The And Of A Bernoulli Random

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Abstract here
Humans, and animals, often perceive events as being random. Many lab oratory and controlled studies have been conducted over the last half-century to determine human ability to detect whether a particular string of events is random. Often, these studies consist of detecting whether some binary sequence has the properties of a bernoulli random variable. From the re sults of these studies, we can conclude experimental subjects hold the Law of
Small Numbers (Tversky & Kahneman, 1971) to be true. Particularly, many studies have found humans have a skewed perception of and researchers do not understand randomness. In this paper, we seek to answer three focused questions: 1. Can randomness be defined, and if so, how can humans determine whether a sequence is random?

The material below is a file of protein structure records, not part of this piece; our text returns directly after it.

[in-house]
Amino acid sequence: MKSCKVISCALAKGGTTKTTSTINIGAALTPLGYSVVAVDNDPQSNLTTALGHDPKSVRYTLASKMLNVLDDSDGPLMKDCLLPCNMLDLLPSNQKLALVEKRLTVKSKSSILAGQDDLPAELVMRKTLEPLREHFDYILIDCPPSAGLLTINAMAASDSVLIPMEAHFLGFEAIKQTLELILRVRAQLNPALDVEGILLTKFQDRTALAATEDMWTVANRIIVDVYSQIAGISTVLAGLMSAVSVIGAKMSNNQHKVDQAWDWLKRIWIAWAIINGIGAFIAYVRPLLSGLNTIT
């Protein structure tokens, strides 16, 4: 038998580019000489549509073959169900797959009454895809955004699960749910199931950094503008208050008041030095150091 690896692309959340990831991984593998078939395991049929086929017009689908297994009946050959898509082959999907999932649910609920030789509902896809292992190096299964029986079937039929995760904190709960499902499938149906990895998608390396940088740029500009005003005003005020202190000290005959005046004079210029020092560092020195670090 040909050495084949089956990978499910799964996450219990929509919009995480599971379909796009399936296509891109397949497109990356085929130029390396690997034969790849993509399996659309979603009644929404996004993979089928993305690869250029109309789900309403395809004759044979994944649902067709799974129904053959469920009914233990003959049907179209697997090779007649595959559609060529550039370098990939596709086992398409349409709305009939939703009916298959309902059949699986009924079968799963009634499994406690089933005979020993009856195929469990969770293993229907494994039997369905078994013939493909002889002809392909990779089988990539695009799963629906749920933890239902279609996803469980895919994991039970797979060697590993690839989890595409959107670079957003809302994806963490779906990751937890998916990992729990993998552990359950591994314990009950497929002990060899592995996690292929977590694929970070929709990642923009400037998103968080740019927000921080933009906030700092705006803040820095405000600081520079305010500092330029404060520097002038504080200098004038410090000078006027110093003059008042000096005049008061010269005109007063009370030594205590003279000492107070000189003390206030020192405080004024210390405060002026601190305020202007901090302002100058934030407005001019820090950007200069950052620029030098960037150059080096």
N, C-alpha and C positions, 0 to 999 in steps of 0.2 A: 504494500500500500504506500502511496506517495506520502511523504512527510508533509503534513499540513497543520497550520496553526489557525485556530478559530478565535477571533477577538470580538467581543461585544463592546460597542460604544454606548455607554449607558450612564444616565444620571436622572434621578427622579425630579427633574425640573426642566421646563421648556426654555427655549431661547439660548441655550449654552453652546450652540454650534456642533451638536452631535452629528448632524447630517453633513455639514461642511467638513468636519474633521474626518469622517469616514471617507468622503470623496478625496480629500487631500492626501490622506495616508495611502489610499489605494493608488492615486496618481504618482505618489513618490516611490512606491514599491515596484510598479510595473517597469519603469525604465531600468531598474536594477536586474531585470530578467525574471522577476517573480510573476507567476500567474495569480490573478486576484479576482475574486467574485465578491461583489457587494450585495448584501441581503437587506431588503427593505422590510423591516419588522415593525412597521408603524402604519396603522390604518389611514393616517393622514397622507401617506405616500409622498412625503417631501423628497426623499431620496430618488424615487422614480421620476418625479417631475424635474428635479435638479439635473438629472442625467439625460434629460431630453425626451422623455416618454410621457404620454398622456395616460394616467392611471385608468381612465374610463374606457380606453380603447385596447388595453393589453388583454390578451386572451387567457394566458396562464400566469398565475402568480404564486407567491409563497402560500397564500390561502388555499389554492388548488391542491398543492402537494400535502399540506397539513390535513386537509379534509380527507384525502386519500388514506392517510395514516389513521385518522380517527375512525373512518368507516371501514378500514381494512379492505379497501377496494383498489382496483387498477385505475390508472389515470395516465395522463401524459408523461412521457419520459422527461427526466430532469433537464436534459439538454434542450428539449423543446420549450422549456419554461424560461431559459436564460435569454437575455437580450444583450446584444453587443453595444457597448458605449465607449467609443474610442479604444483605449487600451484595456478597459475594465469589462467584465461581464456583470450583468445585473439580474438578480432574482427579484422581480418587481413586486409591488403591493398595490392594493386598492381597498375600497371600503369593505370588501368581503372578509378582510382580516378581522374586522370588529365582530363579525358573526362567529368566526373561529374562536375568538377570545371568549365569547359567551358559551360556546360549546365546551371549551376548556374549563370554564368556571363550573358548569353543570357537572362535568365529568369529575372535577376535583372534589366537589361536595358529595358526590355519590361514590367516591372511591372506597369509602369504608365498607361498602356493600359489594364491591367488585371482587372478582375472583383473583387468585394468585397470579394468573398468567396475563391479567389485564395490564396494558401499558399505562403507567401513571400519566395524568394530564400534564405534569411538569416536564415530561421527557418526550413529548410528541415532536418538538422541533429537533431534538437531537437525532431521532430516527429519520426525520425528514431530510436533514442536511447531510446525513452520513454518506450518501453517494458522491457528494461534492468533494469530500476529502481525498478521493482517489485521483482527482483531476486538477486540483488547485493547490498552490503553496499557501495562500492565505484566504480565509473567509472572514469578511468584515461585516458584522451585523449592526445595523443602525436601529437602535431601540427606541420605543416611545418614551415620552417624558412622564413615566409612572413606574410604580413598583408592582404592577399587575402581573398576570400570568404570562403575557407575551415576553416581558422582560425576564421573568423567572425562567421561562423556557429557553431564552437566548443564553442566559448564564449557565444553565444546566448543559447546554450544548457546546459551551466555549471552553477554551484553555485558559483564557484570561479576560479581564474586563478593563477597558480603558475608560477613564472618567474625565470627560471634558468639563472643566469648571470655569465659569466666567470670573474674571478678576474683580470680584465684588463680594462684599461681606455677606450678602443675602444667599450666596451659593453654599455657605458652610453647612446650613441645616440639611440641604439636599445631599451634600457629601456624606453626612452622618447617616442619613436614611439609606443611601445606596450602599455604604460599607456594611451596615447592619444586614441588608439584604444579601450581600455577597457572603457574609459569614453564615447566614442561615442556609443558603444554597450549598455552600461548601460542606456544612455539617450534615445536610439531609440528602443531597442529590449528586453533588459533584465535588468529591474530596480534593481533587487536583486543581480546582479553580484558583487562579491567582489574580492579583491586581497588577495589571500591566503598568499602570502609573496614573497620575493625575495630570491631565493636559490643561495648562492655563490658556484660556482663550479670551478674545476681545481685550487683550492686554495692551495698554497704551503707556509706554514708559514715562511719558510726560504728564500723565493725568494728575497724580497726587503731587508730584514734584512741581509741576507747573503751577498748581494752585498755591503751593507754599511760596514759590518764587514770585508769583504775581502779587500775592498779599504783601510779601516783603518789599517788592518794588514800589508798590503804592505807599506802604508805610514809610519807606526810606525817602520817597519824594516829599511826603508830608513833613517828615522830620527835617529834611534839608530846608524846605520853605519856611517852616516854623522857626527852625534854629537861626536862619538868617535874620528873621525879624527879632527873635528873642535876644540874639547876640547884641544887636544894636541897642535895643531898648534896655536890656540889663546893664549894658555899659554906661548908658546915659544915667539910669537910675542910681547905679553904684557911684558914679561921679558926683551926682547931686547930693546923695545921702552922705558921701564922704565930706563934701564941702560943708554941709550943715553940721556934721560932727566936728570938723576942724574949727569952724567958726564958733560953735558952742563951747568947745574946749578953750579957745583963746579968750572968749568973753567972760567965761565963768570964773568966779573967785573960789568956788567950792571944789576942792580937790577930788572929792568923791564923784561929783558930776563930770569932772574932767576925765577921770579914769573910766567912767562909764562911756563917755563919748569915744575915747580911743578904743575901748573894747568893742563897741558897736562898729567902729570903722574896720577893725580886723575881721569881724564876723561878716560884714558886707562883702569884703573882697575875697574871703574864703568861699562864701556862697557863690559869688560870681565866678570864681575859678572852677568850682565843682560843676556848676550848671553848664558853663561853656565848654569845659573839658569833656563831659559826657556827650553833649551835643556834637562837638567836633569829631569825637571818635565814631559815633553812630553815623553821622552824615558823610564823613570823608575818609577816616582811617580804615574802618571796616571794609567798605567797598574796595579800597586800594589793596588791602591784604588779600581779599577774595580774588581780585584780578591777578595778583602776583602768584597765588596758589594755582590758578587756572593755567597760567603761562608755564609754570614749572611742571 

2. What have previous studies concluded with regard to decision makers skill in determining whether a sequence is random?
3. Are we able to develop a rigorous, mathematical argument regarding randomness? Before we begin to answer these questions, we will present definitions from the literature to facilitate the discussion.
1 Definitions
Two ubiquitous concept used in studies of randomness are ”the gambler’s fal lacy” and ”the hot hand.” Using the definitions from Oskarsson, van Boven,
McClelland, and Hastie (2009), we will define the gambler’s fallacy as the judgement ”the streak will end.” The gambler’s fallacy is also known as neg ative recency. The hot hand is the judgement that ”a streak will
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